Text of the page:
The Enemy Within Play video clip “The Enemy Within” Available from the California Highway Patrol
Definition of Suicide “Suicide is a conscious act of self-induced annihilation, best understood …as a needful individual who defines an issue for which the suicide is perceived as the best solution.” Dr. Ed Shneidman, Suicide as Psychache, 1993
Suicide Survivors Family members and others who survive following the death of their loved one by suicide: Spouse Significant Others Parents Children Extended family Grandparents Lovers Friends Co-Workers Classmates 6:1
Nationwide Statistics 2004 data One suicide every 16 minutes 11th ranking cause of death in the US 811,000 suicide attempts every year 5 million living Americans have attempted suicide Firearms used in 52% of suicides
Life’s Most Valuable My mind My family My work ________
Loss or change in an important relationship To avoid or end perceived pain Escape intolerable situation Gain attention Manipulate Punish others/Punish self Become a martyr Losschangeimportant perceived intolerable
Social Support System Warning signs Separation from family or friends - Geographic, legal, temporary Loss of significant others A loner or newcomer Rejected by peers Feels like people don’t care
Why Police Officers Commit Suicide Loss due to death or divorce Marital problems or a bad relationship Terminal illness Guilt over partner’s death Legal Problems Feeling alone Sexual Accusations Disability/Retirement Internal Affairs Investigation Financial Problems Arrest Loss of Employment PTSD. LOSSLOSS
Loss of Rational Thinking Lack of sleep Stress or anxiety Substance Abuse Immaturity Psychosis: Command hallucinations Alien control Religious preoccupation
Symptoms of Depression Change in sleep Change in appetite Loss of energy, motivation Loss of interest in pleasurable activity Apathy Deterioration of personal appearance Deterioration of job performance Frequent physical complaints Preoccupation with death
PTSD Intense arousal after a traumatic event Overwhelms coping mechanisms Leaves the responder feeling helpless and out of control Posttraumatic stress is not prejudiced PTSD invades the mind with almost constant thoughts about the event It is from PTSD that the unseen wounds of an officer begin to manifest. Since we do not see these battle scars, we sometimes try to pretend they do not exist. Trying to pretend doesn’t make the pain go away.
It’s Everybody’s Business The student will be able to list the signs & signals of a person who is at risk of suicide. Do Something!
Risk is 2-3x higher among alcoholics 15-25% of suicides are completed by alcoholics 50% of those who completed suicide were intoxicated Among suicides of alcoholics, 89% were actively drinking at time of death Suicide and Alcohol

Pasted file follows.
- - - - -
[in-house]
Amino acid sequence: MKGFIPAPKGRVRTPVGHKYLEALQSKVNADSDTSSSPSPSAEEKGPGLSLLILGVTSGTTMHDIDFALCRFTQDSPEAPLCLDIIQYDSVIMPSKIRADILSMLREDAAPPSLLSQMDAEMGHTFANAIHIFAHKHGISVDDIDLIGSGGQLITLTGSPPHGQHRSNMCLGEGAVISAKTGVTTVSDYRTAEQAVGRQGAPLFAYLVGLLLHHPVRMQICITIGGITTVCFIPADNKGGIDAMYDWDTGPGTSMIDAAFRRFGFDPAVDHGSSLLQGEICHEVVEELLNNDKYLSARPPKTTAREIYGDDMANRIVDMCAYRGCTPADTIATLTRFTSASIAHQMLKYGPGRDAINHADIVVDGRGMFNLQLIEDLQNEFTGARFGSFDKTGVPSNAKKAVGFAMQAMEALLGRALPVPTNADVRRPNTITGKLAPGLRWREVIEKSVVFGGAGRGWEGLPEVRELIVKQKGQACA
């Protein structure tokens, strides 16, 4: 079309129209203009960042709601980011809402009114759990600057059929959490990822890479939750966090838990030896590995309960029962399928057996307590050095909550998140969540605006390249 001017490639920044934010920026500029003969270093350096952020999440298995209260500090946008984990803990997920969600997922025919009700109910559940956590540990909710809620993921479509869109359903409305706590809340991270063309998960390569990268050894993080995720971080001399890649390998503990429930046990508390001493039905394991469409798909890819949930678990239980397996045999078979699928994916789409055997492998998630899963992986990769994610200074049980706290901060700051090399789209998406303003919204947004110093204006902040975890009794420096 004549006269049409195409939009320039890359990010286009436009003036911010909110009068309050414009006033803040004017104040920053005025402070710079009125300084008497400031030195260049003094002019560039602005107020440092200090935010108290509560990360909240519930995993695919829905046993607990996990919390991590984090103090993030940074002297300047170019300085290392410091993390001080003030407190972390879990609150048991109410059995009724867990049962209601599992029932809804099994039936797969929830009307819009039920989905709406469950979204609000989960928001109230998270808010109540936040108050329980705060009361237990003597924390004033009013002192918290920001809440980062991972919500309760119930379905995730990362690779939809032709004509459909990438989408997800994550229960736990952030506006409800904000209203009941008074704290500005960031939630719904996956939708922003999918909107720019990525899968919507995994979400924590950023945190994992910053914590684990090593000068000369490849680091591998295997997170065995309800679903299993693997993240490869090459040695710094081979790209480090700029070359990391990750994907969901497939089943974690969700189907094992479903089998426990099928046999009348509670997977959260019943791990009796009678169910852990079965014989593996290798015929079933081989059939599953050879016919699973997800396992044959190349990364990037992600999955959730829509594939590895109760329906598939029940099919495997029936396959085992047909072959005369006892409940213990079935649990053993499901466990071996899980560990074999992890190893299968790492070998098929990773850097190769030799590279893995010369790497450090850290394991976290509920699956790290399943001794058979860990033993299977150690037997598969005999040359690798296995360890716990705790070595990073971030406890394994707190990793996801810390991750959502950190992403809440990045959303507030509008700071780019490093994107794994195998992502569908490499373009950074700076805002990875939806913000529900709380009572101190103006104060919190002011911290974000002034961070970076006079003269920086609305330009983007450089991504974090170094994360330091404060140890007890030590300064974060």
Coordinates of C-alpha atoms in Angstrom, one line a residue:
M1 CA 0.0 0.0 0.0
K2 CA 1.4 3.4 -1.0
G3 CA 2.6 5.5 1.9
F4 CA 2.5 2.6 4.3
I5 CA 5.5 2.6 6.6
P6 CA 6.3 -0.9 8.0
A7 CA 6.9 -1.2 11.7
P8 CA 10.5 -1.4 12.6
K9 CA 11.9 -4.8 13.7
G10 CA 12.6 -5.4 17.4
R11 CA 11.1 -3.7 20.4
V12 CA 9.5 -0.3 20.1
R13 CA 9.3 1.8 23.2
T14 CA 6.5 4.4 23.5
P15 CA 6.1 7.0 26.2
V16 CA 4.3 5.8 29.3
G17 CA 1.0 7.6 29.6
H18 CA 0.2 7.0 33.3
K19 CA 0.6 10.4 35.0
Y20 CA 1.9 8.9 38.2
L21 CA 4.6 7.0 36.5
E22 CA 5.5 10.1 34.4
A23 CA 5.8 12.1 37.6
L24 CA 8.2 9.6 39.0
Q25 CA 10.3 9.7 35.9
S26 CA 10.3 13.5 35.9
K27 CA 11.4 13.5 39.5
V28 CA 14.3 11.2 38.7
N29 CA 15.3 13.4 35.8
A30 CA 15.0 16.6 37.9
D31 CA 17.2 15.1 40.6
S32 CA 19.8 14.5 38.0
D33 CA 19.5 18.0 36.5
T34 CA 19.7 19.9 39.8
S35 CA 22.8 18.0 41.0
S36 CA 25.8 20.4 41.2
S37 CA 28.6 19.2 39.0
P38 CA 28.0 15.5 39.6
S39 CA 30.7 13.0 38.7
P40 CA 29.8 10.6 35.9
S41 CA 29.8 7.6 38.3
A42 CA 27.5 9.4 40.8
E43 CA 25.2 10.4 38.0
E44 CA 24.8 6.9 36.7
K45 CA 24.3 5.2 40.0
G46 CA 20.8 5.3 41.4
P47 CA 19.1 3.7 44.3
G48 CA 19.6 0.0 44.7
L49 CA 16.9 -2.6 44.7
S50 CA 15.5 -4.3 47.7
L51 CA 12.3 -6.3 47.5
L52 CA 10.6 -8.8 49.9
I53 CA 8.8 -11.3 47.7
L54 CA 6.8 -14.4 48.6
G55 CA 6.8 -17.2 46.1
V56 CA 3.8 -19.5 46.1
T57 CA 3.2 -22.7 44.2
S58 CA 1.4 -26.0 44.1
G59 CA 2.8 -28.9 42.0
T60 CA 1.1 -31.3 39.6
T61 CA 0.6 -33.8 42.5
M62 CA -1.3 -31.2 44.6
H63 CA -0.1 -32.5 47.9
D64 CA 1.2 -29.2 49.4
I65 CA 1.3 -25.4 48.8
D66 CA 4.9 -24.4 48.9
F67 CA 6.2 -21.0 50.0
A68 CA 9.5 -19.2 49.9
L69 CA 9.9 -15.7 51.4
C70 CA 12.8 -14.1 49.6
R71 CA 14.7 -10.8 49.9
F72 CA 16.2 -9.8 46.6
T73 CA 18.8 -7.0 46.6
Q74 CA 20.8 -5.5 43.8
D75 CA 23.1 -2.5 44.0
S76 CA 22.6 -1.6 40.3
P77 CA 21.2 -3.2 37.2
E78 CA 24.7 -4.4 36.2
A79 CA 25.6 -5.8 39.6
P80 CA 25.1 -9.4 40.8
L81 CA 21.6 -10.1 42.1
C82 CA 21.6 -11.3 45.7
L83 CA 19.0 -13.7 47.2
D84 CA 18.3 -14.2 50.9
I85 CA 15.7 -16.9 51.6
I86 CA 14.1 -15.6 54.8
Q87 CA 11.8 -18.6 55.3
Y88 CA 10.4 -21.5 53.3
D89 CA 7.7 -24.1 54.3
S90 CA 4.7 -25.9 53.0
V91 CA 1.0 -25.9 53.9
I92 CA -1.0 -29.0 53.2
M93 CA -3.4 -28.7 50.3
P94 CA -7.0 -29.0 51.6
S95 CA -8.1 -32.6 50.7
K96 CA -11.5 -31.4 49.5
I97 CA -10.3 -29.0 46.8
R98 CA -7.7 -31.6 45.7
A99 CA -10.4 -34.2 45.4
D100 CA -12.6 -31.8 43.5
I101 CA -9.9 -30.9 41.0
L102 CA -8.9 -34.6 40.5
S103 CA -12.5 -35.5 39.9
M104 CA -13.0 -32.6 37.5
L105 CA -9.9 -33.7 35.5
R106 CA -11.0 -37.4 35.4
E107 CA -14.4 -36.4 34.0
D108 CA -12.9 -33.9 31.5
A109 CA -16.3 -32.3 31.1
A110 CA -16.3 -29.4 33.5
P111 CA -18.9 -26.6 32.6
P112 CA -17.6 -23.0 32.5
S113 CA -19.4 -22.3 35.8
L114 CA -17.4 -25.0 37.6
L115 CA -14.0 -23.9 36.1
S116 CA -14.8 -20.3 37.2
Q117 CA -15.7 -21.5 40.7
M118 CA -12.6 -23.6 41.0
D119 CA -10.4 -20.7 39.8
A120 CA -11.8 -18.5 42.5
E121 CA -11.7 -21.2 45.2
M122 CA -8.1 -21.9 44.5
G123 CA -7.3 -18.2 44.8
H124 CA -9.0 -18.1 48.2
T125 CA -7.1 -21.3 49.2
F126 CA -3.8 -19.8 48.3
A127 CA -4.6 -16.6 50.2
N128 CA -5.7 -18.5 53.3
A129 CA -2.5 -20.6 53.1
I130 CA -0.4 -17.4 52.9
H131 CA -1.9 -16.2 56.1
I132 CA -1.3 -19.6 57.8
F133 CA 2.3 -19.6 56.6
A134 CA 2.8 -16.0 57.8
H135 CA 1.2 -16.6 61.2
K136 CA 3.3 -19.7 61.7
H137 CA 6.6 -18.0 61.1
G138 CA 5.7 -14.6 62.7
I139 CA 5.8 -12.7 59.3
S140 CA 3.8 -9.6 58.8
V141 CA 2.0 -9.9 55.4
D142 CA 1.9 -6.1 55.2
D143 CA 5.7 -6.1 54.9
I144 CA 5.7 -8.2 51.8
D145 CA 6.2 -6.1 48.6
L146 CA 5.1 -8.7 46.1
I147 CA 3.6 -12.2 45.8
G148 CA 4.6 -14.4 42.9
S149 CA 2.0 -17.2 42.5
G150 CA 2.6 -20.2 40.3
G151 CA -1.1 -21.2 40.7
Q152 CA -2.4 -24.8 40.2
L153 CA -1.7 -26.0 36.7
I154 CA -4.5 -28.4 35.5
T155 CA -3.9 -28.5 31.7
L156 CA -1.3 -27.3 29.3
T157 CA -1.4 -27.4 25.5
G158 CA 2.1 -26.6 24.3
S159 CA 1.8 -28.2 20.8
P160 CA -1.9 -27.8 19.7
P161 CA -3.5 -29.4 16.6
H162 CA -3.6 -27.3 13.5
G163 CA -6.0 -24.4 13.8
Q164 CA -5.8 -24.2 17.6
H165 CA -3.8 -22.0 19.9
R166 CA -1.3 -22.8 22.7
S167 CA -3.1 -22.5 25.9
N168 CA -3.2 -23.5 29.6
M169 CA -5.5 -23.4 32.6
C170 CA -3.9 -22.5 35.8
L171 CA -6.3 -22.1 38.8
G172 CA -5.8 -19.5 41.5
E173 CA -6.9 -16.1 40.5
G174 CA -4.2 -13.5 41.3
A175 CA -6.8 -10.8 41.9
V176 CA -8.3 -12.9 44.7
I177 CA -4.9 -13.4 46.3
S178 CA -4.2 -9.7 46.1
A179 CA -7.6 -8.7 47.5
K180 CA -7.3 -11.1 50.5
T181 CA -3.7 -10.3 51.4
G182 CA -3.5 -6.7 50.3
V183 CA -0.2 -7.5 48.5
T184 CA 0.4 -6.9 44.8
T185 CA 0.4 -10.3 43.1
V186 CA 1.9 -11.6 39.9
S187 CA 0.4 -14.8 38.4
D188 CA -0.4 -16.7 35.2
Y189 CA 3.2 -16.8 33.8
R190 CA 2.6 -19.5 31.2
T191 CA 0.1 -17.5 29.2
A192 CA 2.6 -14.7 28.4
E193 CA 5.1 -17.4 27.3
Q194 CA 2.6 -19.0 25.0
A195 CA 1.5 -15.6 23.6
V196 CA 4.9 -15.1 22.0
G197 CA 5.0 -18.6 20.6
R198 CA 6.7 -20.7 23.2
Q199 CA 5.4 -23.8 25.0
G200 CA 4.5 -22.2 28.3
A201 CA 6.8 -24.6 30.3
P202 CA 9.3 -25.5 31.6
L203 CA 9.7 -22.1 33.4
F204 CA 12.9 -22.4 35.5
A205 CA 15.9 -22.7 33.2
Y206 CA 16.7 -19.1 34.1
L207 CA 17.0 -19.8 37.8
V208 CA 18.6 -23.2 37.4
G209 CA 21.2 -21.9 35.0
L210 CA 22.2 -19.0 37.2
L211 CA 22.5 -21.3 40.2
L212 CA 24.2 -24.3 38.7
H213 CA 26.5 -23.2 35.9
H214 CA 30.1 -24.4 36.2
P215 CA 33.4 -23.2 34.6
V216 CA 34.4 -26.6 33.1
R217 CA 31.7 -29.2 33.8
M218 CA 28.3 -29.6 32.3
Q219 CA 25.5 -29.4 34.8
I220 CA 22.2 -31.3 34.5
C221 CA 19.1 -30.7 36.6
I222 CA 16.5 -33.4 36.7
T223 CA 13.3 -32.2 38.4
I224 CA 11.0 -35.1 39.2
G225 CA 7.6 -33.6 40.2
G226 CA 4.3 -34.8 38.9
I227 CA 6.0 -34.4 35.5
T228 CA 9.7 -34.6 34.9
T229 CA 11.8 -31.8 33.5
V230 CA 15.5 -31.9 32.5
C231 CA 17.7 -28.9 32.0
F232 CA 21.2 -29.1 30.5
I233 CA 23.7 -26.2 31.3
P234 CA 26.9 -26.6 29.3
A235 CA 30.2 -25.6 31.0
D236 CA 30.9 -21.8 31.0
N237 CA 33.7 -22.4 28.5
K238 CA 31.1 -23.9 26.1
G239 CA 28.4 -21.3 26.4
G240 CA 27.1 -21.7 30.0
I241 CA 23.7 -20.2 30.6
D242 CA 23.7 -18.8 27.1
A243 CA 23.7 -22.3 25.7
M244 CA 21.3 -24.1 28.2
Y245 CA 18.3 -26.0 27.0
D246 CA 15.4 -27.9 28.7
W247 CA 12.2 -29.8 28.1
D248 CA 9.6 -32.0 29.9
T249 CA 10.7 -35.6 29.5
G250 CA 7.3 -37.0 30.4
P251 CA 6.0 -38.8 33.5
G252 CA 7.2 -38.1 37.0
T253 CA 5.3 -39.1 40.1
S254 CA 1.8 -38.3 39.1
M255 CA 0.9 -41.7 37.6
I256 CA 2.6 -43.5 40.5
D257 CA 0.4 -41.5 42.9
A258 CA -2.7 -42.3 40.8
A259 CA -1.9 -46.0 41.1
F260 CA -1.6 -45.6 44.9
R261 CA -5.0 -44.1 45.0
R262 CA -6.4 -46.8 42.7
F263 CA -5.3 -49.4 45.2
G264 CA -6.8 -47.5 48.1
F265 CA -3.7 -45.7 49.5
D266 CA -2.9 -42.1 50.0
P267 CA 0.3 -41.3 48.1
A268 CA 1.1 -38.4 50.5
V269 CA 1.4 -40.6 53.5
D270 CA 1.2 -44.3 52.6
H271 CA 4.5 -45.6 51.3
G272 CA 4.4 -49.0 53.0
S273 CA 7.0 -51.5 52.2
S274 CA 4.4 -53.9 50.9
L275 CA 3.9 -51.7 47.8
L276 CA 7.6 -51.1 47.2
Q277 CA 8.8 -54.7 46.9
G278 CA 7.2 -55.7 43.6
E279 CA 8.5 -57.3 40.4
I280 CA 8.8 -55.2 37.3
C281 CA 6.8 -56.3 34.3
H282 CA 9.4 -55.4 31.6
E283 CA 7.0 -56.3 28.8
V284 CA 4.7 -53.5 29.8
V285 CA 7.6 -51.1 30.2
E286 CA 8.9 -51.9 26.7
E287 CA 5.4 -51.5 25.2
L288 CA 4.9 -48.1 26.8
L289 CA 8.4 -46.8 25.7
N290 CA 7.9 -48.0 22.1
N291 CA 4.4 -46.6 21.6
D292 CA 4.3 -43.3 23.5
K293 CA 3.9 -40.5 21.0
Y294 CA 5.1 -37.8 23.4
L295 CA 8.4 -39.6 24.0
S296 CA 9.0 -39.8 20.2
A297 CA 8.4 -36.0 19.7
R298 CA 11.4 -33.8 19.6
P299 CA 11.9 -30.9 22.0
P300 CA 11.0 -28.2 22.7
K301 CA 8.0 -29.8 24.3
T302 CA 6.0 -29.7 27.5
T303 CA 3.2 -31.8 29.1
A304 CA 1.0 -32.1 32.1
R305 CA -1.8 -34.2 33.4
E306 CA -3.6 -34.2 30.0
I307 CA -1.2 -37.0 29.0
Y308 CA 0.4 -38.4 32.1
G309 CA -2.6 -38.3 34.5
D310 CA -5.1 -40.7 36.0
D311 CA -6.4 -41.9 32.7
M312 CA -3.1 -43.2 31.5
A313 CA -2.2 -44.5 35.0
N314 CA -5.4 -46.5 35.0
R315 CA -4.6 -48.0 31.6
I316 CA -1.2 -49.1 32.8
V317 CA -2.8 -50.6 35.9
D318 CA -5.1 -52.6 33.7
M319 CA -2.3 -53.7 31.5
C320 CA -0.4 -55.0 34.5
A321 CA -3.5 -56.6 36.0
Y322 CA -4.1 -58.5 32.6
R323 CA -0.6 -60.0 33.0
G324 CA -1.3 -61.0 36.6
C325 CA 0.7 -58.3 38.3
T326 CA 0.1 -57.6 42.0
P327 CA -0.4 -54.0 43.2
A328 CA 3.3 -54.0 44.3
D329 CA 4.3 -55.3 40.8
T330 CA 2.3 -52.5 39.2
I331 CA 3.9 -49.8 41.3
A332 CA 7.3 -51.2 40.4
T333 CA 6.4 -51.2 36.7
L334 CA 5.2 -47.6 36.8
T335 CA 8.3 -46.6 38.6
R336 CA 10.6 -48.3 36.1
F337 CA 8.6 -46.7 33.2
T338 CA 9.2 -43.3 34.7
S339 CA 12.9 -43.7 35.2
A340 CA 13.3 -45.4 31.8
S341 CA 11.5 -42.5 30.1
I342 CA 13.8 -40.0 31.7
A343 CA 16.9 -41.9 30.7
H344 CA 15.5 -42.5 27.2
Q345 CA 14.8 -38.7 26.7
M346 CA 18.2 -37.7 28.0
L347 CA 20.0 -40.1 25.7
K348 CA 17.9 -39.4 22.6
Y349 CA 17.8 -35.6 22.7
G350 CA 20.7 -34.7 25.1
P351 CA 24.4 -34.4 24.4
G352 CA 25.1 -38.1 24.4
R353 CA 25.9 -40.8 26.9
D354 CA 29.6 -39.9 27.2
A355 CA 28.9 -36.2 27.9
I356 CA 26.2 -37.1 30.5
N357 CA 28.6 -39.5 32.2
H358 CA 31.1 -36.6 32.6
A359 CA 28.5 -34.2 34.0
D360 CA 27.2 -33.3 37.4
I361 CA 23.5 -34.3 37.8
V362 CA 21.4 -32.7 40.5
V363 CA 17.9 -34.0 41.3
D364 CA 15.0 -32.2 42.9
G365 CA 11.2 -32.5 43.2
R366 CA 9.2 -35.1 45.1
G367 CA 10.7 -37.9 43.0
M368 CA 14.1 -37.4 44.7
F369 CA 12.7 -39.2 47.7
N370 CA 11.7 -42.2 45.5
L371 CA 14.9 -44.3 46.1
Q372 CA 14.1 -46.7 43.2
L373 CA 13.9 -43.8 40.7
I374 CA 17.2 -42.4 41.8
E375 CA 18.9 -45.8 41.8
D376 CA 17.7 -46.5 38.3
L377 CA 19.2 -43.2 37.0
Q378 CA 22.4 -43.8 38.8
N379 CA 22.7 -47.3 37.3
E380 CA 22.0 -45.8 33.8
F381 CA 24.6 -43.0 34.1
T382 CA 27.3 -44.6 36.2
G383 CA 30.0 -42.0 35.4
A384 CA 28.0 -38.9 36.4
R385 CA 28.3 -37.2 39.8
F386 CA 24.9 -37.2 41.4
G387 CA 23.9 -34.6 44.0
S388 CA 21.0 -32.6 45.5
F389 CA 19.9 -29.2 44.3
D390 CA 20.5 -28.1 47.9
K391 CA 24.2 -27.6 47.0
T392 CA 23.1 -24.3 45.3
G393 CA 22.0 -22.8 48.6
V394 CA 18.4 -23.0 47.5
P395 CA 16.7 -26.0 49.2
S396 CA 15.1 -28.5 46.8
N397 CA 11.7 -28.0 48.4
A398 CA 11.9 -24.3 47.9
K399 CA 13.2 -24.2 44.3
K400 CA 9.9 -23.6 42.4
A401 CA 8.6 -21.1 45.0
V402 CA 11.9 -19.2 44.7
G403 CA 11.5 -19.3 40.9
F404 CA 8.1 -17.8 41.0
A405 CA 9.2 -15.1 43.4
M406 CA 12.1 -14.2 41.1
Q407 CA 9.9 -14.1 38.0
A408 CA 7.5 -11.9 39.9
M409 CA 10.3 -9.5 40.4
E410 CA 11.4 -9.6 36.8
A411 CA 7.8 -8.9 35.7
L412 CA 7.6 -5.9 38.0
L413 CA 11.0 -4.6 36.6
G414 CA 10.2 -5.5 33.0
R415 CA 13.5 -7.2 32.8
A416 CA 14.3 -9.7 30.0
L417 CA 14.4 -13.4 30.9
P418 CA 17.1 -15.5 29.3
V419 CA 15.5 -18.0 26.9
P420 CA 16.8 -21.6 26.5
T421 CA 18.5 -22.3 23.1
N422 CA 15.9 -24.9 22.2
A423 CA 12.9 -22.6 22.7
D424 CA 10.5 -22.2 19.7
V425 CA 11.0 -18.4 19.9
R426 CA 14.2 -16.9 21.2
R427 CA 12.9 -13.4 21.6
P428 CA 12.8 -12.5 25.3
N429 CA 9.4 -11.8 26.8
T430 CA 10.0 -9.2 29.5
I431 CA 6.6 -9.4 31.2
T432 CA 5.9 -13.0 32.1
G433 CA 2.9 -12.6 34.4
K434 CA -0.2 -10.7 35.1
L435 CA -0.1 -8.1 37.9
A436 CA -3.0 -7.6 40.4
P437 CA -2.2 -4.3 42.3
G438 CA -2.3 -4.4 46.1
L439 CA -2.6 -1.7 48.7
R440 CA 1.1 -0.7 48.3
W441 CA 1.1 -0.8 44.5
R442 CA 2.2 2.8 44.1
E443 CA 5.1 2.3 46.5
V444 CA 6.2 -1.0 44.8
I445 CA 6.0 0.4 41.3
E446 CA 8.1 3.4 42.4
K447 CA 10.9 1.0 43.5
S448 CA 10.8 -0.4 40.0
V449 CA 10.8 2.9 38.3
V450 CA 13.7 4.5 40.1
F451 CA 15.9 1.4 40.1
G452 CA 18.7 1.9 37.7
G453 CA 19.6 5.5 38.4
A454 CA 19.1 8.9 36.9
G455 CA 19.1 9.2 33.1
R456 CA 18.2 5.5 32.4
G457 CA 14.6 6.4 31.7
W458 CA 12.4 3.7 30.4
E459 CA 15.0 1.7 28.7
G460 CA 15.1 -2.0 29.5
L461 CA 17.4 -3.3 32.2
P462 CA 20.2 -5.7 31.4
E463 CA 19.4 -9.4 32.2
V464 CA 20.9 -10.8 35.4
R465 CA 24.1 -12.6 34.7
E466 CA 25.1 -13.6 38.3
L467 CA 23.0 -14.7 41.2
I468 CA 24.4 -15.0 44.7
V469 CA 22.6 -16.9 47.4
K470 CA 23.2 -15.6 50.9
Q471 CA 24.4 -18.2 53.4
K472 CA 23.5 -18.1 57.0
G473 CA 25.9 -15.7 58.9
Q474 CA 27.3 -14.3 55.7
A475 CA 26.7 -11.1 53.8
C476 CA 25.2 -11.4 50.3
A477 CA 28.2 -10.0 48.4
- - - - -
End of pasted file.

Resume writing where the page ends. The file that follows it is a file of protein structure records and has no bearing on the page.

Indirect Verbal Clues I can’t go on any longer Nobody needs me anymore I’m tired of life You won’t be seeing me any more I can’t take it any more You’d be better off without me I can’t take the pain
Indirect Suicide Indicators Clues.... Clues.... Clues.... Buying a weapon Giving away possessions Changes in social behavior Reckless officer safety/behavior Changes in personality The “practice run” Sudden religious interest/ disinterest Substance abuse relapse More confrontational with subject
Direct Verbal Clues I wish I were dead You’d be better off without me I might as well be dead If ___doesn’t happen, I’m going to end it I’m going to commit suicide I’m going to kill myself
How Bad Is It? How: Is the plan specific? Do they have the means? Are the means lethal? History: Prior attempts? Any family history? Help: Are they alone? Are they drinking? Lethality lets you know how much help you need and how fast you need it
Intervention is Action A Silent Code 3 Request for Help Respond! Do Something!
Barricades to Seeking Help Denial Avoidance Anger Fear: Will impact job Command will be contacted Hospitalization Being labeled
Do’s of Intervention Remain calm Accept their feelings Focus on central issue Stay close Emphasize temporary nature of problem Explore resources ** Listen ** Listen ** Listen ** Hear what is being said
Don’t sound shocked Don’t offer empty promises Don’t try to joke them out of it Don’t debate morality Don’t assume things will improve Don’t leave person alone Don’t keep it a secret Don’ts of Intervention
A Good Listener: Copes with strong emotion Is prepared to listen – time Provides for comfort Tolerates repetition Listens carefully Respect others perspective Avoids interrupting WAIT THINK RESPOND
The Question Have you been thinking of killing yourself?
Important Questions How would you kill yourself? When did you last think about suicide? What is the closest you’ve come? Have you ever attempted suicide? Has anyone in your family attempted/completed suicide? What are the odds that you will kill yourself? What has been keeping you alive so far? What do you think the future holds in store for you?
Referrals Employee Assistance Program (EAP) Health Care Plan
The Cost of Suicide Cut off from support Achievements minimized Private shame and guilt No honors or recognition Support network collapses Decreased benefits
“Hindering” Survivors Denying the death as a suicide Ignoring or not taking the problem seriously Pressuring them to “get over it” Self-medicating/Taking them drinking Offering negative religious judgments Being judgmental
Helping Survivors Let them talk I’m sorry for your loss… How can I help? Is there anyone I can call for you? Since the suicide, what are the biggest challenges for you? Use the loved one’s name.
Additional Help: Help the group care about the person, and accept the choice he or she made Refer individuals who are struggling excessively with anger, loss, or guilt Don’t remain the only one helping
“Attitudes outweigh facts. Attitudes must change so that statistics can change.” KARL MENNINGER Do Something!
Let us all have the courage to take a stand Not One More…